Murder – intentional homicide – is a human rights violation. ... It is one of the worst human rights violations, and a component of or companion to all the worst violations (genocide, apartheid, torture). Okay, I’ve made that assertion. After this talk, go out and google “murder — human — rights — violation.” You’ll find a bunch of entries about execution and the death penalty. You’ll find a good many articles on murder by government agents, or “sanctioned murder.” You’ll find very little about murder committed by non-state actors. You’ll even find an odd “Answers.com” entry that asks “Is murder a human rights violation?”
What? Why did someone feel the need to ask that? After all, Article 3 of the foundational document of modern human rights, the United Nations Universal Declaration of Human Rights, says “Everyone has the right to life, liberty, and security of person.” The International Covenant of Civil and Political Rights requires, in Article 6, “Every human being has the inherent right to life. This right shall be protected by law.” The United States has ratified the Covenant and is bound by it. How absolutely insulting it must feel to survivors of murder victims and to prosecutors to be bombarded by anti-death penalty human rights rhetoric, while nothing is said about the human rights violation that set them on the course of being victims or the advocate for victims in the first place. Why isn’t that acknowledged?
This passage from Walter's talk brings to mind a piece that Renny Cushing and I (Susannah Sheffer) wrote for Peacework magazine a few years ago, titled "Human Rights and Victim Justice." Here's an excerpt:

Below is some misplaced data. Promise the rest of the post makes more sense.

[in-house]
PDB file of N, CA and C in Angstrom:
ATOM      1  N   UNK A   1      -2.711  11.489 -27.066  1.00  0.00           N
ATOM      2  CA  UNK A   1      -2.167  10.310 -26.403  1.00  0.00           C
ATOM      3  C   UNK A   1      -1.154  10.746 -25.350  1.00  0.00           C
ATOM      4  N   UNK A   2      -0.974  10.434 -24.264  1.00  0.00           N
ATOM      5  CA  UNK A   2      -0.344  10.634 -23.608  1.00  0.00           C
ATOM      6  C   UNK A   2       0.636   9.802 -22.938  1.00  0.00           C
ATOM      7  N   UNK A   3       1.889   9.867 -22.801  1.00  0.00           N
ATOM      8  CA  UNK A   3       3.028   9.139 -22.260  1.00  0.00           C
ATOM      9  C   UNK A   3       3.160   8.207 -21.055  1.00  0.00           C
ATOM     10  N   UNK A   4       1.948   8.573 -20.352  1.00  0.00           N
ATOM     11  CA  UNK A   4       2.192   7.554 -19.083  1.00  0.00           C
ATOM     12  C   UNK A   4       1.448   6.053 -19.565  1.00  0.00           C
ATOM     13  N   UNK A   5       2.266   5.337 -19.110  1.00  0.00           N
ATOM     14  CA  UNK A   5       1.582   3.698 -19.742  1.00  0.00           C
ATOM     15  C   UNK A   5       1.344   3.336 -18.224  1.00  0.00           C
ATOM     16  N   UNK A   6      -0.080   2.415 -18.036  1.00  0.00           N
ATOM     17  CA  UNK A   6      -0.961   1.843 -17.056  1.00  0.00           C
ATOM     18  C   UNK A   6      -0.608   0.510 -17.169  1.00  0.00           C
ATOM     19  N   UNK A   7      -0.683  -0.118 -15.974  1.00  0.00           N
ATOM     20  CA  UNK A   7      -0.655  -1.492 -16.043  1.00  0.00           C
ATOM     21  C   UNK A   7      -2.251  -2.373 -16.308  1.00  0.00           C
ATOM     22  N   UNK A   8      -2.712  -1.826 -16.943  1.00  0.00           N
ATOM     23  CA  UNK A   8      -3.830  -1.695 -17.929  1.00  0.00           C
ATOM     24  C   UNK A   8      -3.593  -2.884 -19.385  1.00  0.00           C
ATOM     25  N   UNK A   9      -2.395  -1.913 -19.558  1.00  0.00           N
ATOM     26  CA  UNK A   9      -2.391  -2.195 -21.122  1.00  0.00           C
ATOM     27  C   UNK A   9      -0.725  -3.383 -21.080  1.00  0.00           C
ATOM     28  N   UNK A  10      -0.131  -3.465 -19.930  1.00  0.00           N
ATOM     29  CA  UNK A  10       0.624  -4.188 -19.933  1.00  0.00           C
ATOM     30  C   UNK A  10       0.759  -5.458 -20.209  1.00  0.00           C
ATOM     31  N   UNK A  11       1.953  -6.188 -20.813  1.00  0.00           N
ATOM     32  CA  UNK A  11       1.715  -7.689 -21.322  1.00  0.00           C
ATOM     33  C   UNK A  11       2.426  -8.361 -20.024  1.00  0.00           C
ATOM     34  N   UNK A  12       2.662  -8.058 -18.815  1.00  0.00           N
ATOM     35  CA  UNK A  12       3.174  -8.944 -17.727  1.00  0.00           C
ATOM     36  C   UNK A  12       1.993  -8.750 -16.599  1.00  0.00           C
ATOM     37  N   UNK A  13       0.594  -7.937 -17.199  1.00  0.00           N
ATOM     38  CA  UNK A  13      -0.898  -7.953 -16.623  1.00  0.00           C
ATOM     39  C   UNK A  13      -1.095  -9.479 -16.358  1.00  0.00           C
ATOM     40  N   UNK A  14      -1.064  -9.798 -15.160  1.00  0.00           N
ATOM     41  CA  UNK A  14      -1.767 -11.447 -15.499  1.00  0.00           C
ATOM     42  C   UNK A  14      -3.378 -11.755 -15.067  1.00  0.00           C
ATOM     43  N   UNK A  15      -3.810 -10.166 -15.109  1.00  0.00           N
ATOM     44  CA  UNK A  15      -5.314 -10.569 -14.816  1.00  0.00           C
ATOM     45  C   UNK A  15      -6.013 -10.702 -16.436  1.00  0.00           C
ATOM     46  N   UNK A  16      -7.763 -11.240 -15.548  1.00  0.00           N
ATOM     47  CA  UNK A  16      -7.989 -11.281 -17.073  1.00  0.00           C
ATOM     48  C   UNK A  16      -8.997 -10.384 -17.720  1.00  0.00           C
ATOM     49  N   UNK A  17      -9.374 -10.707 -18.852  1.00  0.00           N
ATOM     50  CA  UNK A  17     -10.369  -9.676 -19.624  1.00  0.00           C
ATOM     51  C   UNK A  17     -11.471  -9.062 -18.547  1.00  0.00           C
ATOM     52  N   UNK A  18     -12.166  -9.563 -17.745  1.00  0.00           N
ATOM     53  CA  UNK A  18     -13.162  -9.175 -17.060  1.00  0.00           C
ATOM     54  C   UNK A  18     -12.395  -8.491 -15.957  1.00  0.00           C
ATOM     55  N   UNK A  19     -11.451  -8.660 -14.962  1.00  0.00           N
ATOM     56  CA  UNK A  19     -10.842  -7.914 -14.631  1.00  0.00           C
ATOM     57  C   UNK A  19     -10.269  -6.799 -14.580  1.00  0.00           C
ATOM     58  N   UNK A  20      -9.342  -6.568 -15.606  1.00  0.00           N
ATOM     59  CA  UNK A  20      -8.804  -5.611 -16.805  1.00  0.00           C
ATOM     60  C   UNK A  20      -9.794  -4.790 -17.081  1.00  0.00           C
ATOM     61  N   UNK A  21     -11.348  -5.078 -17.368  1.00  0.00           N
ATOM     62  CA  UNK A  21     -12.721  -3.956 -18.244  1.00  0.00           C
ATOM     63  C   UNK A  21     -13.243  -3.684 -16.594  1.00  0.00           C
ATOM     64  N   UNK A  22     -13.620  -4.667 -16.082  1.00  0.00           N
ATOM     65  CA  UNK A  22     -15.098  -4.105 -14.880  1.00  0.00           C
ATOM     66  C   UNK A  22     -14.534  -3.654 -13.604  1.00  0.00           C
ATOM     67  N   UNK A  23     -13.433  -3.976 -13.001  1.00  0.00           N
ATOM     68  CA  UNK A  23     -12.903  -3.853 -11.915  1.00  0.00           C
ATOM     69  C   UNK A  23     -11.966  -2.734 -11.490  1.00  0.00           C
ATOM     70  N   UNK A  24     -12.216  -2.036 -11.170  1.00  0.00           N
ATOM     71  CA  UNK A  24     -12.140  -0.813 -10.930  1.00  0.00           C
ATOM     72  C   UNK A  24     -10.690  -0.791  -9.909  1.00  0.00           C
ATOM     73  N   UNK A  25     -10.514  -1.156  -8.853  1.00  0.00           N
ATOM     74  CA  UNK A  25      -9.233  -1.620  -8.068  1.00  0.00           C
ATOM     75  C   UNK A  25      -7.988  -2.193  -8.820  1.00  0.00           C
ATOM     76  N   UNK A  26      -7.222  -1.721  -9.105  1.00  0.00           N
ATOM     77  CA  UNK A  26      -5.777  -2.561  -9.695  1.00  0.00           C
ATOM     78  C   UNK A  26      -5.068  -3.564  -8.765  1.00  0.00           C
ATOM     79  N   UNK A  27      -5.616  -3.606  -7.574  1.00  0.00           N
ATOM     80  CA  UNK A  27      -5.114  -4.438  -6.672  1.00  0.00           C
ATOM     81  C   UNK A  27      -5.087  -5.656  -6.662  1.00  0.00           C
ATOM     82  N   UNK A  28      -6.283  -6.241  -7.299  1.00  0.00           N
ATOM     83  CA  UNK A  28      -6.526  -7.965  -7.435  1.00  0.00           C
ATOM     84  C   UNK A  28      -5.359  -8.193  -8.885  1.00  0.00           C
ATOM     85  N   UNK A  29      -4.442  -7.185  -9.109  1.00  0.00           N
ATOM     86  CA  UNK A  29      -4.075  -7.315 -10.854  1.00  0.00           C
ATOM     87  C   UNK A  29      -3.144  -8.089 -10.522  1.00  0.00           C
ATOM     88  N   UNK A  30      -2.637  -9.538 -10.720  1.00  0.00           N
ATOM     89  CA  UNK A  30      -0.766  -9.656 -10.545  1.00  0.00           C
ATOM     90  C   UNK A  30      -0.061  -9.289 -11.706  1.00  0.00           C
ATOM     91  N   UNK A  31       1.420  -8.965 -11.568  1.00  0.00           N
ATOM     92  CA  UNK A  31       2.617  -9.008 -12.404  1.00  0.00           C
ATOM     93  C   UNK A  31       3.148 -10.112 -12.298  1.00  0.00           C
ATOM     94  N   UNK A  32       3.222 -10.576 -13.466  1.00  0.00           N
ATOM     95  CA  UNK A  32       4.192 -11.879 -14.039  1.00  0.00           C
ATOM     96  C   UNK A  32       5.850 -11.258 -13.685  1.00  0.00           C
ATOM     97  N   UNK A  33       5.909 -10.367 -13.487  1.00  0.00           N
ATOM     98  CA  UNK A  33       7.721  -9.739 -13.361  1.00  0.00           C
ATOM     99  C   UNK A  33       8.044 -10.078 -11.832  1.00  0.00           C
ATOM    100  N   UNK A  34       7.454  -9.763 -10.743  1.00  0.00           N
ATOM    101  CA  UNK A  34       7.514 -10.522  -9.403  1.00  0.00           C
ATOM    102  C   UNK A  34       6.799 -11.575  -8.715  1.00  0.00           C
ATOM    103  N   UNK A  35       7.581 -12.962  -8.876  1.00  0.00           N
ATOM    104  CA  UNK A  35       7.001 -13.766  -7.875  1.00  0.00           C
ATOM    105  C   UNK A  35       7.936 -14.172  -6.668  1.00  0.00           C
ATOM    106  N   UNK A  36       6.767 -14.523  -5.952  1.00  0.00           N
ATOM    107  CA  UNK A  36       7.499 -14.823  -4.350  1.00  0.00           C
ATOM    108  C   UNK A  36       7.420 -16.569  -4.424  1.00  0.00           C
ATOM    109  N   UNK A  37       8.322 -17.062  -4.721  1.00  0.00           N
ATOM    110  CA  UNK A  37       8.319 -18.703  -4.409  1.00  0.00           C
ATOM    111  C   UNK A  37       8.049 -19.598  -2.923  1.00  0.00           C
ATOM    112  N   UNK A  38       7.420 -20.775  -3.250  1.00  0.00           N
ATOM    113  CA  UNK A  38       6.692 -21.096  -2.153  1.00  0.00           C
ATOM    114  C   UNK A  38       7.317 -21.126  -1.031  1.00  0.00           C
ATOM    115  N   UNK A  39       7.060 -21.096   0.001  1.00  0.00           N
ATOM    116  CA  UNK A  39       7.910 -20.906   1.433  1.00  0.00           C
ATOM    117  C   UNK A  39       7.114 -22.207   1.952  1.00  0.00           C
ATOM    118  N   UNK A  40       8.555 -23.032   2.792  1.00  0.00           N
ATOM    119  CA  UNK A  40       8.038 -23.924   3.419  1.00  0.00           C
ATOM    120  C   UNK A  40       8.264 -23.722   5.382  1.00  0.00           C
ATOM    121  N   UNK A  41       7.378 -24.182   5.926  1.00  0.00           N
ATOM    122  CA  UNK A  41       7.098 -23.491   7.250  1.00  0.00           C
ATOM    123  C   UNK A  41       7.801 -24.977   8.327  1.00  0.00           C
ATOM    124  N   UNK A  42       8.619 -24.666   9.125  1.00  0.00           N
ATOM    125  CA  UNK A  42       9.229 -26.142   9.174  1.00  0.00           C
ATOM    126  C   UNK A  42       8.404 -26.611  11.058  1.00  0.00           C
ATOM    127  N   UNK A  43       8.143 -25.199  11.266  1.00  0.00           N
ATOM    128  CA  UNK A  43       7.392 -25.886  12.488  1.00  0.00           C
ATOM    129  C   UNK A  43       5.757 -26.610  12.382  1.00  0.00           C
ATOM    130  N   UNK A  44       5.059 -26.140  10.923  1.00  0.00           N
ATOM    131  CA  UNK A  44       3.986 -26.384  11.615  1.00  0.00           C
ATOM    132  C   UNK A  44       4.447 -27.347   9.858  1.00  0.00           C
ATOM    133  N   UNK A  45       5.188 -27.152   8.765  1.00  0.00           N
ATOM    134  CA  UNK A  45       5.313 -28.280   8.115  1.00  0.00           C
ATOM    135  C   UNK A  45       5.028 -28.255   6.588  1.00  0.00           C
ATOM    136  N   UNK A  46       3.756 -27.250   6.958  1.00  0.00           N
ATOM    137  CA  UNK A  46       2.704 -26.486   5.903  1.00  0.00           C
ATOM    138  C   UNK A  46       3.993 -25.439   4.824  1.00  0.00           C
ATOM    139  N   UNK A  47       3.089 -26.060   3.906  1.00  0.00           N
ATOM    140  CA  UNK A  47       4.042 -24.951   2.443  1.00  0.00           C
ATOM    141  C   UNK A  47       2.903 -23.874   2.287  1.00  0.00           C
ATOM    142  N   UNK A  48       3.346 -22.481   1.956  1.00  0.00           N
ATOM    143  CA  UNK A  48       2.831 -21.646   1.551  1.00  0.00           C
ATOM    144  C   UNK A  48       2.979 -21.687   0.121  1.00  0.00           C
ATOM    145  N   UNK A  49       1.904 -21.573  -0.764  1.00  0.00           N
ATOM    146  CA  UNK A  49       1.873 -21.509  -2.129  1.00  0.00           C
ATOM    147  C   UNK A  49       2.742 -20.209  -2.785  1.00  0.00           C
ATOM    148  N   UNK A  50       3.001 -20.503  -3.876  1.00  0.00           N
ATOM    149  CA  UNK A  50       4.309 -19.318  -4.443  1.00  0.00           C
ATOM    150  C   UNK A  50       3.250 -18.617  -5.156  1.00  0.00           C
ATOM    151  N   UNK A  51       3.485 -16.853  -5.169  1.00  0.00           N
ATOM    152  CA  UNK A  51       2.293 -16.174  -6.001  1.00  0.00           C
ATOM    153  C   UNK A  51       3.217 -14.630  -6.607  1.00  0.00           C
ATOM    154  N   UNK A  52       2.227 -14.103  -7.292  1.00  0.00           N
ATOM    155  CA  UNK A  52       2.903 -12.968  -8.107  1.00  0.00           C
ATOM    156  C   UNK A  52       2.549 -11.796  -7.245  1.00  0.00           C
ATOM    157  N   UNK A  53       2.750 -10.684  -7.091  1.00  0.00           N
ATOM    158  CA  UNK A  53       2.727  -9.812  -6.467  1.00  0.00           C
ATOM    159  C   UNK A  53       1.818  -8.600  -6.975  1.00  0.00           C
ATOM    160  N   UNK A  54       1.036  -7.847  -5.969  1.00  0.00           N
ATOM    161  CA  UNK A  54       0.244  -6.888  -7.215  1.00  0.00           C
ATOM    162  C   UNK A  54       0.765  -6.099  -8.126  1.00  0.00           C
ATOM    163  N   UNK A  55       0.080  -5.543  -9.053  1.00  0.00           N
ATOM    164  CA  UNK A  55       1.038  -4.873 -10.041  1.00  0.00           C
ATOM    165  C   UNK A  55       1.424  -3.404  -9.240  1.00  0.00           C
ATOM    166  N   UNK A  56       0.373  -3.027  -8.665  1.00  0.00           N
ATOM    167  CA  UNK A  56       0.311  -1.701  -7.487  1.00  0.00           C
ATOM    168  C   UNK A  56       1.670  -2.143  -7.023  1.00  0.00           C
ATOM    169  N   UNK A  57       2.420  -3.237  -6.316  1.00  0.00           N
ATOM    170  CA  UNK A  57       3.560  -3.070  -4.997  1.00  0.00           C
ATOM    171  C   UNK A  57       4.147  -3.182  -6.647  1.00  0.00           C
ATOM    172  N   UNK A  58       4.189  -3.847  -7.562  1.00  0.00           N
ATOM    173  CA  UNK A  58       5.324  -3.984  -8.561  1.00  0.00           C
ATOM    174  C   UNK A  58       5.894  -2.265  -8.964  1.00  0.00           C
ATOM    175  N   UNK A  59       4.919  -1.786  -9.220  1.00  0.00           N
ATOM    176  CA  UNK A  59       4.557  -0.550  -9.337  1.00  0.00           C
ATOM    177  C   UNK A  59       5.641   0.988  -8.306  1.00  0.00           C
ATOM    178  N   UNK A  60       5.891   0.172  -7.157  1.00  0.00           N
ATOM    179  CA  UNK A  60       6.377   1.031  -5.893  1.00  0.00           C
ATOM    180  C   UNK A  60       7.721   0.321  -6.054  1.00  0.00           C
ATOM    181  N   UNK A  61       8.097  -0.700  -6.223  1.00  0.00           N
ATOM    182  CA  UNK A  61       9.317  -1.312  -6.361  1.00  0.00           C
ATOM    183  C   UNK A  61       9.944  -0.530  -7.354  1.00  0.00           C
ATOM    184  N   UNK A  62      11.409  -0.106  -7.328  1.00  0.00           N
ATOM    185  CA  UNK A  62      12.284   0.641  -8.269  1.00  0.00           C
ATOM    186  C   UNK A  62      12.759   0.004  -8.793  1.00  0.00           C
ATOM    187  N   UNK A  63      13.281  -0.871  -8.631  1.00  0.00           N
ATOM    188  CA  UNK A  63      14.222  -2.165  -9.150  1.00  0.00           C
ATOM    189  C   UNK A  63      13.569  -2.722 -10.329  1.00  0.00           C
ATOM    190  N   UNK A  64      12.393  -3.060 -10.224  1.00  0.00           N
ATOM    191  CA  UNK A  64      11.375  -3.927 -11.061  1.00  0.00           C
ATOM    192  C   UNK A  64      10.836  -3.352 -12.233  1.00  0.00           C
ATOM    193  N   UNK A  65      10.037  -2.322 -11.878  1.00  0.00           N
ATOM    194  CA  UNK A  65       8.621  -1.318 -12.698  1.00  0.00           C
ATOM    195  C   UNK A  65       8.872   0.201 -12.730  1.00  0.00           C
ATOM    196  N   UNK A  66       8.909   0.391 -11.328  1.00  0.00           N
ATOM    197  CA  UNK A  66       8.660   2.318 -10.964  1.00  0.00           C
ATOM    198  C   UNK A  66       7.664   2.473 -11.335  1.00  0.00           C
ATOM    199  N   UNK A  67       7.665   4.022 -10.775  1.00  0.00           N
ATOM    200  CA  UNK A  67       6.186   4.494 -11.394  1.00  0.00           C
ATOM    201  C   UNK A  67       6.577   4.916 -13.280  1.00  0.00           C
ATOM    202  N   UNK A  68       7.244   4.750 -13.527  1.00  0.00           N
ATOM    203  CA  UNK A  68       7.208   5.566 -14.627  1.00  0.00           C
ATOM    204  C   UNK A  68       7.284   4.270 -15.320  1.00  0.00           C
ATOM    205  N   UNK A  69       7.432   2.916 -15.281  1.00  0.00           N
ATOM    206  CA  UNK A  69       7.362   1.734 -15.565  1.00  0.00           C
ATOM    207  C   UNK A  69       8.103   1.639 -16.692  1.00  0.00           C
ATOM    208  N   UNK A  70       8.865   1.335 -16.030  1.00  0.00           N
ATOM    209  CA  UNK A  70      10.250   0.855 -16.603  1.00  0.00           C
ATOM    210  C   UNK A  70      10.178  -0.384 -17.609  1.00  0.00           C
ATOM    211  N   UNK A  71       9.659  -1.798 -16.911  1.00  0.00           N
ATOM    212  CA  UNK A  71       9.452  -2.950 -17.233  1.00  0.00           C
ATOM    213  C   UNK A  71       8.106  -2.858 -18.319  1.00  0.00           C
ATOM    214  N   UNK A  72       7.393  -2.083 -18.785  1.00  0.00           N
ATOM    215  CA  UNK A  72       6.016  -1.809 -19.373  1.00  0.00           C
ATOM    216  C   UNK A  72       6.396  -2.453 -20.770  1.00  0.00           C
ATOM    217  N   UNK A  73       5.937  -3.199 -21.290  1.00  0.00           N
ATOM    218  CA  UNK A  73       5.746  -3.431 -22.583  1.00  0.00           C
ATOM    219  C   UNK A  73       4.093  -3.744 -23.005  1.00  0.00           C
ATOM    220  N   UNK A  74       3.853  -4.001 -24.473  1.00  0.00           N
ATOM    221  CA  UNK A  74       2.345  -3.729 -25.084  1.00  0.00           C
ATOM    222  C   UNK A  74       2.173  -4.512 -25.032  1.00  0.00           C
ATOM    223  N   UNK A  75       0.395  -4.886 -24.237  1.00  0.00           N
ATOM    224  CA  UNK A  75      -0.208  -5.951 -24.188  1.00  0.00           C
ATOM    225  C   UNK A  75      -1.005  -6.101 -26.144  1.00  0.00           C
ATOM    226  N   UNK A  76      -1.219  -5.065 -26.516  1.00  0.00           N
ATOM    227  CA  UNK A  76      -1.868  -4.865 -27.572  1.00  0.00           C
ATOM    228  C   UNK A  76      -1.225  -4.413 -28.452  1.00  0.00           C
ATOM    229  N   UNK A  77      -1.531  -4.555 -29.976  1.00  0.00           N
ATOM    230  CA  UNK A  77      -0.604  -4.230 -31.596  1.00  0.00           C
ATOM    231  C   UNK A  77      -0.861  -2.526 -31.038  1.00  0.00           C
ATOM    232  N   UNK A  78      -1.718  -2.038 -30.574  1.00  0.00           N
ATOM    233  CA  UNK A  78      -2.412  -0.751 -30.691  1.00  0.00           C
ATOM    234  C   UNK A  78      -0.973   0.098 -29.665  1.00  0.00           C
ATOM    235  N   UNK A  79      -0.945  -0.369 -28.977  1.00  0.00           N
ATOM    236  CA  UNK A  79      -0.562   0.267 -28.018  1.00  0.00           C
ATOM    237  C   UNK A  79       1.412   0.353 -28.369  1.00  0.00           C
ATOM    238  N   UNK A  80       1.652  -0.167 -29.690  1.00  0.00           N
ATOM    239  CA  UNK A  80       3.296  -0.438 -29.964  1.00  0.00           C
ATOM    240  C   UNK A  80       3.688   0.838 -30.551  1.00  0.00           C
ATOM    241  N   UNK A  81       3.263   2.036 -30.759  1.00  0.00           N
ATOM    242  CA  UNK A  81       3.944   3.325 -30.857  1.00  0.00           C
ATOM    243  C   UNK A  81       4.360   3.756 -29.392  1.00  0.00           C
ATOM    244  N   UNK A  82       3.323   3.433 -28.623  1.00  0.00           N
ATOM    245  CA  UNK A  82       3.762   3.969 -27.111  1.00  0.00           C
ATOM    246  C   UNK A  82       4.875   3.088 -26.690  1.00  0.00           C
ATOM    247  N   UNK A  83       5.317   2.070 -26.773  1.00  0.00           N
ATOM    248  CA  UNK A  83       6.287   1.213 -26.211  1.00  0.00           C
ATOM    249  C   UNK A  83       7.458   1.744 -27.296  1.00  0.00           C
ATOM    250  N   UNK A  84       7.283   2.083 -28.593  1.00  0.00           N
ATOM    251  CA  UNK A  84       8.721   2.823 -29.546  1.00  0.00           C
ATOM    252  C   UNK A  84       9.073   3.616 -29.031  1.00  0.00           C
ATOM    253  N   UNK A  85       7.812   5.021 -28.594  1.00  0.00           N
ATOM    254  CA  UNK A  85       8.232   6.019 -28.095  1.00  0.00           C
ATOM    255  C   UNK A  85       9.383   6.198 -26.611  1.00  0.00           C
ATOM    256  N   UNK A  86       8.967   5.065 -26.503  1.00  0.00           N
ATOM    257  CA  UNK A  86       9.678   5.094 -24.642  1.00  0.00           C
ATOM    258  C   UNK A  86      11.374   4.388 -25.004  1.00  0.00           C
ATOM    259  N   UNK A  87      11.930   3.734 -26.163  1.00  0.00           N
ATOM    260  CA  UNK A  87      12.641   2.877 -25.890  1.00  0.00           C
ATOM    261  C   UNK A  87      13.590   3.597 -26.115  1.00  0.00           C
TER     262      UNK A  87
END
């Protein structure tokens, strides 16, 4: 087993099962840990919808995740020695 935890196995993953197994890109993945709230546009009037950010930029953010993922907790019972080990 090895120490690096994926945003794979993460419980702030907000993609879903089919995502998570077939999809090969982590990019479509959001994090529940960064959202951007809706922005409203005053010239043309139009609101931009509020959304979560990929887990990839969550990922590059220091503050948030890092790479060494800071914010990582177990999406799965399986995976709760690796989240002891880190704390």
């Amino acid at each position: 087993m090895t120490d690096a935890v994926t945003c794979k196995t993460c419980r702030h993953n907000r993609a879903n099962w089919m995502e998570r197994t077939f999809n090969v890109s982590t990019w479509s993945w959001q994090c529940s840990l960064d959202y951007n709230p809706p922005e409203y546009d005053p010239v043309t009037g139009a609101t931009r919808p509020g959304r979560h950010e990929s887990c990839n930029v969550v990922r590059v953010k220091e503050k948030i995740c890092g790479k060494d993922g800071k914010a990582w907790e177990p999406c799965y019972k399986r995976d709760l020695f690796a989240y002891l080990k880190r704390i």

In more recent times, however, it has sometimes seemed as though the victims' rights movement and the human rights -- or death penalty abolition -- movements are speaking different languages. Historically, the victims' movement has asserted that every human life has value and that the taking of any one life by murder represents a theft whose impact will be felt forever. Victims' rights are, therefore, a way of trying to counterbalance that original violation with a reassertion of human dignity. Historically, the death penalty abolition movement has recognized that every human life has value and that the taking of any one life by the state replicates the very violation it is supposedly designed to redress. These are in fact both human rights claims, yet abolitionists and victims' rights advocates often fail to recognize these commonalities or to internalize each other's perspectives.
For MVFHR, both the death penalty and individual murder are violations of fundamental human rights. We believe that those who are outraged when the state kills should be equally outraged when an individual kills, and should therefore make a real effort to understand the effects of murder and to consider and incorporate the victim's perspective into their work. We believe that those who are outraged by an individual murder should likewise be outraged when the state takes another human life, and should therefore make a real effort to understand and consider the effects of a state system of execution.
Justice for victims -- whose human rights have been so completely violated -- does not come from violating the human rights of others. Justice, instead, must come in another way, and that way must include a recognition of the worth and dignity of all and a willingness to work toward a world that upholds, rather than denies, the value of human life.